The next Festival d’histoire de l’art, from 31 May to 2 June 2013

5/2/13 - Art history - Festival and education - The third edition of the Festival d’Histoire de l’Art will take place this year in Fontainebleau from Friday 31 May to Sunday 2 June 2013. Given the current period of austerity, it will begin only on Friday afternoon and will have slightly fewer speakers. Interest, however, should remain just as high and, looking at this positively, an overabundance of offerings can often be frustrating as it is impossible to take in several events at the same time. There is of course the potential risk of having to turn down entrance to some of the lectures or round tables since there will be less to choose from.

The guest country this year will be the United Kingdom and the highlighted theme "l’éphémère" [1]. As usual, the Salon du livre d’art will be returning and several events will also focus on current happenings or more general questions concerning art history. We are pleased to announce that we will be leading two round tables, one on the issue of the coexistence between permanent collections and temporary exhibitions and how to make them more harmonious ; the second one will look at the subject of art dealers who are art historians. Our readers at The Art Tribune are highly encouraged to attend the festival which plays an important role in making our discipline, art history, more visible in order to help change the many misperceptions surrounding it.

Indeed, a brief glance at the upsetting report issued a few days ago by the "comité de consultation pour l’éducation artistique and culturelle" presided by Marie Desplechin confirms the above. She was at least extremely lucid in stating to Le Monde : "It was very "sympa"[thique] but frankly, I don’t see what the use was. [sic]". True, anyone reading this report will ask himself the same questions. Art history is obviously presented in only the very ill-defined term of "history of the arts", all the more incredible as the commission did not include any art history professor. The APAHAU, Association des Professeurs en Archéologie et Histoire de l’Art des Universités, at the forefront in the battle for art history education and certainly the most competent body to make proposals in the matter, was not even consulted. The commission’s obvious scorn for the discipline could not have been made clearer. As for the recommendations, this is a list of vague and obscure suggestions [2].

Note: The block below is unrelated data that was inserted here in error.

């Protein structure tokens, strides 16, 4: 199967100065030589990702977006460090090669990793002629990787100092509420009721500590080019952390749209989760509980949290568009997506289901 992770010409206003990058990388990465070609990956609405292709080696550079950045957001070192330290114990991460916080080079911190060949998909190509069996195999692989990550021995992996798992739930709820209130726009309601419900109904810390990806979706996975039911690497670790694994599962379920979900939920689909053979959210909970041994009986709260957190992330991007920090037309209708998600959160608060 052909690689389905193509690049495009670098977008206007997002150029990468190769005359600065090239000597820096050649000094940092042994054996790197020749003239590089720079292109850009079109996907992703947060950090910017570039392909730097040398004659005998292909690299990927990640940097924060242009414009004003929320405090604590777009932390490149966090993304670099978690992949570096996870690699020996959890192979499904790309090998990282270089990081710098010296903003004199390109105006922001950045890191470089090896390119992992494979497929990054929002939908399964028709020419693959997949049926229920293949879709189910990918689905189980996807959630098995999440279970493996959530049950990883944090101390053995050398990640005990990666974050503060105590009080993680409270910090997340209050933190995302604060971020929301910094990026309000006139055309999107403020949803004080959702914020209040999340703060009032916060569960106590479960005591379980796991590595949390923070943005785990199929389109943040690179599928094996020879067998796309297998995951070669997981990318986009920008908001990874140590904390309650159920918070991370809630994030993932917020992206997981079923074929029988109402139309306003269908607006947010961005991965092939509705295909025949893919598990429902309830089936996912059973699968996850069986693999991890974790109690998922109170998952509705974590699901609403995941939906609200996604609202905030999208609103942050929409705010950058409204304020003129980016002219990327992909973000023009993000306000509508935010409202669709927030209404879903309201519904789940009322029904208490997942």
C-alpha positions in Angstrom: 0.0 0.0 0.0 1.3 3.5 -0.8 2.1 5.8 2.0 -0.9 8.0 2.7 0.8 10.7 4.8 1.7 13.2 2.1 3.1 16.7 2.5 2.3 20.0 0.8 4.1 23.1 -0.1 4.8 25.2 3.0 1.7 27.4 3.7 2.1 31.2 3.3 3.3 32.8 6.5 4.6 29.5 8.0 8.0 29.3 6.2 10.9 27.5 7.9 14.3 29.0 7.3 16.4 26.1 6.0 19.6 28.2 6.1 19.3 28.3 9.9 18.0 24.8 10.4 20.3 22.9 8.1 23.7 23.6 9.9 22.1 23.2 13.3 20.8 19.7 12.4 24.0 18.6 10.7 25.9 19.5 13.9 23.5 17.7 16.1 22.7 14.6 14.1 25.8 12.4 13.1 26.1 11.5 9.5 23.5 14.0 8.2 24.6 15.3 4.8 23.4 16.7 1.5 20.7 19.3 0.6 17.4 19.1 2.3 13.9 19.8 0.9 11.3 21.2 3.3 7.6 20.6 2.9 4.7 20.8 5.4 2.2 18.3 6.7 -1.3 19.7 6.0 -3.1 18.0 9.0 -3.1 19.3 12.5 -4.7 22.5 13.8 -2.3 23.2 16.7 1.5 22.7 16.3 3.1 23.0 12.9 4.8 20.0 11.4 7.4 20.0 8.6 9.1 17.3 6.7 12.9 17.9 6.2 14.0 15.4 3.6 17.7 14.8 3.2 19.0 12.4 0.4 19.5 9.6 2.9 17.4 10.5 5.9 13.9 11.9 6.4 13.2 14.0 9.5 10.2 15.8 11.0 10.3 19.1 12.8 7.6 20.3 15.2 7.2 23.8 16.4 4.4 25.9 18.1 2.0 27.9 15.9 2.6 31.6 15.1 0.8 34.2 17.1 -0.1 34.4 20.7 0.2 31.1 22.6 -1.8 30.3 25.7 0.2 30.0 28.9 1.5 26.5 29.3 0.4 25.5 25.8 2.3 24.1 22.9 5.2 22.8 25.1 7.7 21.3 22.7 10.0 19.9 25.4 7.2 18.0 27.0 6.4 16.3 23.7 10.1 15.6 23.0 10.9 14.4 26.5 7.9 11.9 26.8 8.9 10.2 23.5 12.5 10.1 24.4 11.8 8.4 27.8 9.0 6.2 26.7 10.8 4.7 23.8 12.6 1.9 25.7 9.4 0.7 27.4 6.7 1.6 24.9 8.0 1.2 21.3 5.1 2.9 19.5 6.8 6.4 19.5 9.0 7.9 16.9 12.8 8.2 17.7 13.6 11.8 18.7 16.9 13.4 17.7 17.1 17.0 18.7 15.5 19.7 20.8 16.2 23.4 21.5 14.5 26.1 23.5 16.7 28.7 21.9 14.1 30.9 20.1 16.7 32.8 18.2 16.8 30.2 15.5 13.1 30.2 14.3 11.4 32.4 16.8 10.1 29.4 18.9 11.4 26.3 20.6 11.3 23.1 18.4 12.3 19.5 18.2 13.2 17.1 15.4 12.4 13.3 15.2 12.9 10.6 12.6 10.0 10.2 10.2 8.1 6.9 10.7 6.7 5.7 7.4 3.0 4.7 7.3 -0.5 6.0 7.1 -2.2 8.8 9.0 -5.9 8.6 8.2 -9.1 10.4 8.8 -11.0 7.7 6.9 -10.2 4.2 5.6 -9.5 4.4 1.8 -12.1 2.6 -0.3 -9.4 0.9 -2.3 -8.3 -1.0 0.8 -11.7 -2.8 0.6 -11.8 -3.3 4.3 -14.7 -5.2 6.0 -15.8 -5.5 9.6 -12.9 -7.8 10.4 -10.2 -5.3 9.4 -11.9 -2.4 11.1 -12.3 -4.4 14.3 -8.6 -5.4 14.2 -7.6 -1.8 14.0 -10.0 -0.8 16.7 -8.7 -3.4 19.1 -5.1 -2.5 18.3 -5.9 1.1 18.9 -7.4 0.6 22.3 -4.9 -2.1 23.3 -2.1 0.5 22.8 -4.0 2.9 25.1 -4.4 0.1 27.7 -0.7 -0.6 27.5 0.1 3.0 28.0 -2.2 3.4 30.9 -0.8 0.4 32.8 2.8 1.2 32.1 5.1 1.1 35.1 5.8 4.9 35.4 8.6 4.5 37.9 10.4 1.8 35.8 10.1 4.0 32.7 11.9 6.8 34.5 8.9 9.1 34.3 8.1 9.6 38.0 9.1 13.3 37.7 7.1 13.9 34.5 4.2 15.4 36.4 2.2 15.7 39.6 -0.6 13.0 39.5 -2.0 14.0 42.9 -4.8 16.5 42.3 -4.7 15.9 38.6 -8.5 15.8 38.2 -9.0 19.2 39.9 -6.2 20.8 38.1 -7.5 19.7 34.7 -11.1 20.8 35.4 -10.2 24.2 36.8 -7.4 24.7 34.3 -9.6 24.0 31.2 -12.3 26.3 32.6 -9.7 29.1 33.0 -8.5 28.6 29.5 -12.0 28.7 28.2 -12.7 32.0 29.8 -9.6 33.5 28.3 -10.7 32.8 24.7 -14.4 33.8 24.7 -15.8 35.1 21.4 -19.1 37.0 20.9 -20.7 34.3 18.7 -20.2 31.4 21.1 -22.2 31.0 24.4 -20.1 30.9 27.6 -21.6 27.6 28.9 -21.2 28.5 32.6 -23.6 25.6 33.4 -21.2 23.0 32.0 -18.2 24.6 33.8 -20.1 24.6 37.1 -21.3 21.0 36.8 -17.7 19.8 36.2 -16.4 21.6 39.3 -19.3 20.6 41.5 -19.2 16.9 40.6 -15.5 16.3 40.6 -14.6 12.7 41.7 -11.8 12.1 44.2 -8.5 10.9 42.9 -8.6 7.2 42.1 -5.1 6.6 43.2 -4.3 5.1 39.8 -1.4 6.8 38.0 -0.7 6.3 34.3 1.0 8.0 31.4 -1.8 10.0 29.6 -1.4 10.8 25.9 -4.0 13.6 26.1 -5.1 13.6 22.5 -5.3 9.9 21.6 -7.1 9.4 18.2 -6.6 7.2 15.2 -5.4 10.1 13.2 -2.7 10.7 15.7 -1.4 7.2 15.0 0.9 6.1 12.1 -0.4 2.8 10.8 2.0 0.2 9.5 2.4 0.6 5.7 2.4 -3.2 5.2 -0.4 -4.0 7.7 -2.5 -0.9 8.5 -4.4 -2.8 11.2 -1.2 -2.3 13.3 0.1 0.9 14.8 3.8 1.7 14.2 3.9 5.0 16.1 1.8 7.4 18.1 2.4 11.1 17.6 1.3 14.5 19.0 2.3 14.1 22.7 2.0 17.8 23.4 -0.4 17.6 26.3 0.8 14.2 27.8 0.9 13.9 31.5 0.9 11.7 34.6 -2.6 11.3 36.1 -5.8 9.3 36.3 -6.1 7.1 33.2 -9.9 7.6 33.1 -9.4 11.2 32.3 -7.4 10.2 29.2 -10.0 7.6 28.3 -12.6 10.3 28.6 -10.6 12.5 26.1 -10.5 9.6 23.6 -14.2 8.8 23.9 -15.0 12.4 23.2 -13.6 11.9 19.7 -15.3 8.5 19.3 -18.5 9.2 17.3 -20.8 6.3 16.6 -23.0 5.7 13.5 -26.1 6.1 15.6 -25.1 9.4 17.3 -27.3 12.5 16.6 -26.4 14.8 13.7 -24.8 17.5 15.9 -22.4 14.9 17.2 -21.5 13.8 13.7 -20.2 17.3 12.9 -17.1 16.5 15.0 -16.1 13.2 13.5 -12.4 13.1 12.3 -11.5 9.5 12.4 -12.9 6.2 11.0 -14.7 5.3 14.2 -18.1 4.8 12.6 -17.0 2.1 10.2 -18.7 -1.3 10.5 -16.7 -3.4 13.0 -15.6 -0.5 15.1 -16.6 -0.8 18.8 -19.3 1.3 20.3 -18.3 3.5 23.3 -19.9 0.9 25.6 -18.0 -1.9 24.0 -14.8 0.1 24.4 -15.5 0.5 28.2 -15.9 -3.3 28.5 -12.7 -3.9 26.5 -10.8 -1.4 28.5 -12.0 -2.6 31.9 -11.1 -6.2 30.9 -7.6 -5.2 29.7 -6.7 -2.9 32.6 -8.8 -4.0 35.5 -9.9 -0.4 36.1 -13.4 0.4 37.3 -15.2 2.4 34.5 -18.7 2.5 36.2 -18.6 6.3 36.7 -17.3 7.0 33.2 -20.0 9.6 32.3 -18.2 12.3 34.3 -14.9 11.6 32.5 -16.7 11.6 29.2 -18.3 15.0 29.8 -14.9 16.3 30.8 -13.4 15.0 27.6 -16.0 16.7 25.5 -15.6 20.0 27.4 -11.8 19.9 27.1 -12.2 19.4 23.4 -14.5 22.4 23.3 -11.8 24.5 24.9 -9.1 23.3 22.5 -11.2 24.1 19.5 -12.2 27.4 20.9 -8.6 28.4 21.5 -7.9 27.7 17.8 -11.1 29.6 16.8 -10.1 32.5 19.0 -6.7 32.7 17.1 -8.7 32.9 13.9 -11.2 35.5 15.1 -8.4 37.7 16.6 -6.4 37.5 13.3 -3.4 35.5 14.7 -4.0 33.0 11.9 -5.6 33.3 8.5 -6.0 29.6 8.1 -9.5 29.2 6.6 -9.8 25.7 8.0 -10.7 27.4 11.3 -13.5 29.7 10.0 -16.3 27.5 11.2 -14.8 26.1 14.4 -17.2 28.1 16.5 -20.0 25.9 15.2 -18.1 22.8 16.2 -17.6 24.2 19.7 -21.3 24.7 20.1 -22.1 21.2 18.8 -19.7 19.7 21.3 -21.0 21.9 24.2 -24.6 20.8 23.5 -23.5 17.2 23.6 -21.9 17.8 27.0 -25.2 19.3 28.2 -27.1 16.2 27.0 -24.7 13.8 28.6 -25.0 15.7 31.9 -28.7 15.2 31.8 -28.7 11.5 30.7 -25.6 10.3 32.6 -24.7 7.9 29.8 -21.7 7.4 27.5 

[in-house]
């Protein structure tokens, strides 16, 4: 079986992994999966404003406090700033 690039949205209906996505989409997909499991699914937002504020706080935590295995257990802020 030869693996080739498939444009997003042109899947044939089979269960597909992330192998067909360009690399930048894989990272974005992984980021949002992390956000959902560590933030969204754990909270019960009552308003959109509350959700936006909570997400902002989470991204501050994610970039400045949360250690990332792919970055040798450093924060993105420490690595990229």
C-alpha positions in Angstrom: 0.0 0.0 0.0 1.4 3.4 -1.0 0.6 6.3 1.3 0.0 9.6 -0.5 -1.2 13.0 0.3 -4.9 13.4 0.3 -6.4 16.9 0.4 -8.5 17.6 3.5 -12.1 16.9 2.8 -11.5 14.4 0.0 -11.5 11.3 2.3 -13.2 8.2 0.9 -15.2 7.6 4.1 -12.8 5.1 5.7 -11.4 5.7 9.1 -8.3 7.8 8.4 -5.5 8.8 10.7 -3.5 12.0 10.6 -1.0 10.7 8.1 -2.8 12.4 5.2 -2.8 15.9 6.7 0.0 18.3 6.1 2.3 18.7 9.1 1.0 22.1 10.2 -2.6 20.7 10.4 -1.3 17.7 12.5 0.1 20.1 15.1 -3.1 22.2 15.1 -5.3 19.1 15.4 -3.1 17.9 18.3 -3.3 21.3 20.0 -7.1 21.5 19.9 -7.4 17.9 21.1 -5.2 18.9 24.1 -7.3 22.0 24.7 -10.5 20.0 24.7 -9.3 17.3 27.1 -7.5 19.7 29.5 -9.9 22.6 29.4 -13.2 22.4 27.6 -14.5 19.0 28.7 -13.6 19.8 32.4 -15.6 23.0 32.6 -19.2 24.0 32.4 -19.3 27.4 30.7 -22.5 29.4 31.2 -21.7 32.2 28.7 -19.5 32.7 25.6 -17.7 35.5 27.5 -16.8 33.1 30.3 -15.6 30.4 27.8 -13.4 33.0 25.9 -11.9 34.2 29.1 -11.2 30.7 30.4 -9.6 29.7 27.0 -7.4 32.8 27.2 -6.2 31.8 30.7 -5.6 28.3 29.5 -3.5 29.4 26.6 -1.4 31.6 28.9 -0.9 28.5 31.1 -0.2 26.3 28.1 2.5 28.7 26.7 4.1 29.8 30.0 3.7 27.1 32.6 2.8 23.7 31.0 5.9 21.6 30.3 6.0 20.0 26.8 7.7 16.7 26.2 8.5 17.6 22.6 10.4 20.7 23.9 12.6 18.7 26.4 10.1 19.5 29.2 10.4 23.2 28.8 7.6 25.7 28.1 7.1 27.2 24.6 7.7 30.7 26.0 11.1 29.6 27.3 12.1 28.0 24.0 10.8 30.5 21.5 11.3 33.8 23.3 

Well, whatever, it was very "sympa".

Version française

Didier Rykner, mercredi 6 février 2013


[1] The program for 2014 has already been selected : the guest country will be Switzerland and the theme "Collecting".

[2] We could quote them all, but we will limit ourselves to just a few : "ensure the sharing of thoughts and experiences on very young children", "develop and emphasize the value of thoughts on the major stakes of a renovated "Haut conseil de l’éducation artistique et culturelle", "increase the spaces for freedom in proposals and undertaking of projects for lycée students", "reconsider modes of validation by government offices of artistic and cultural education projects", "launch a project for dual diplomas, particularly the contents of the training and ways to finance them", "privilege primary education and educational accompaniment". The entire report continues in the same vein. You have to read it to believe it.

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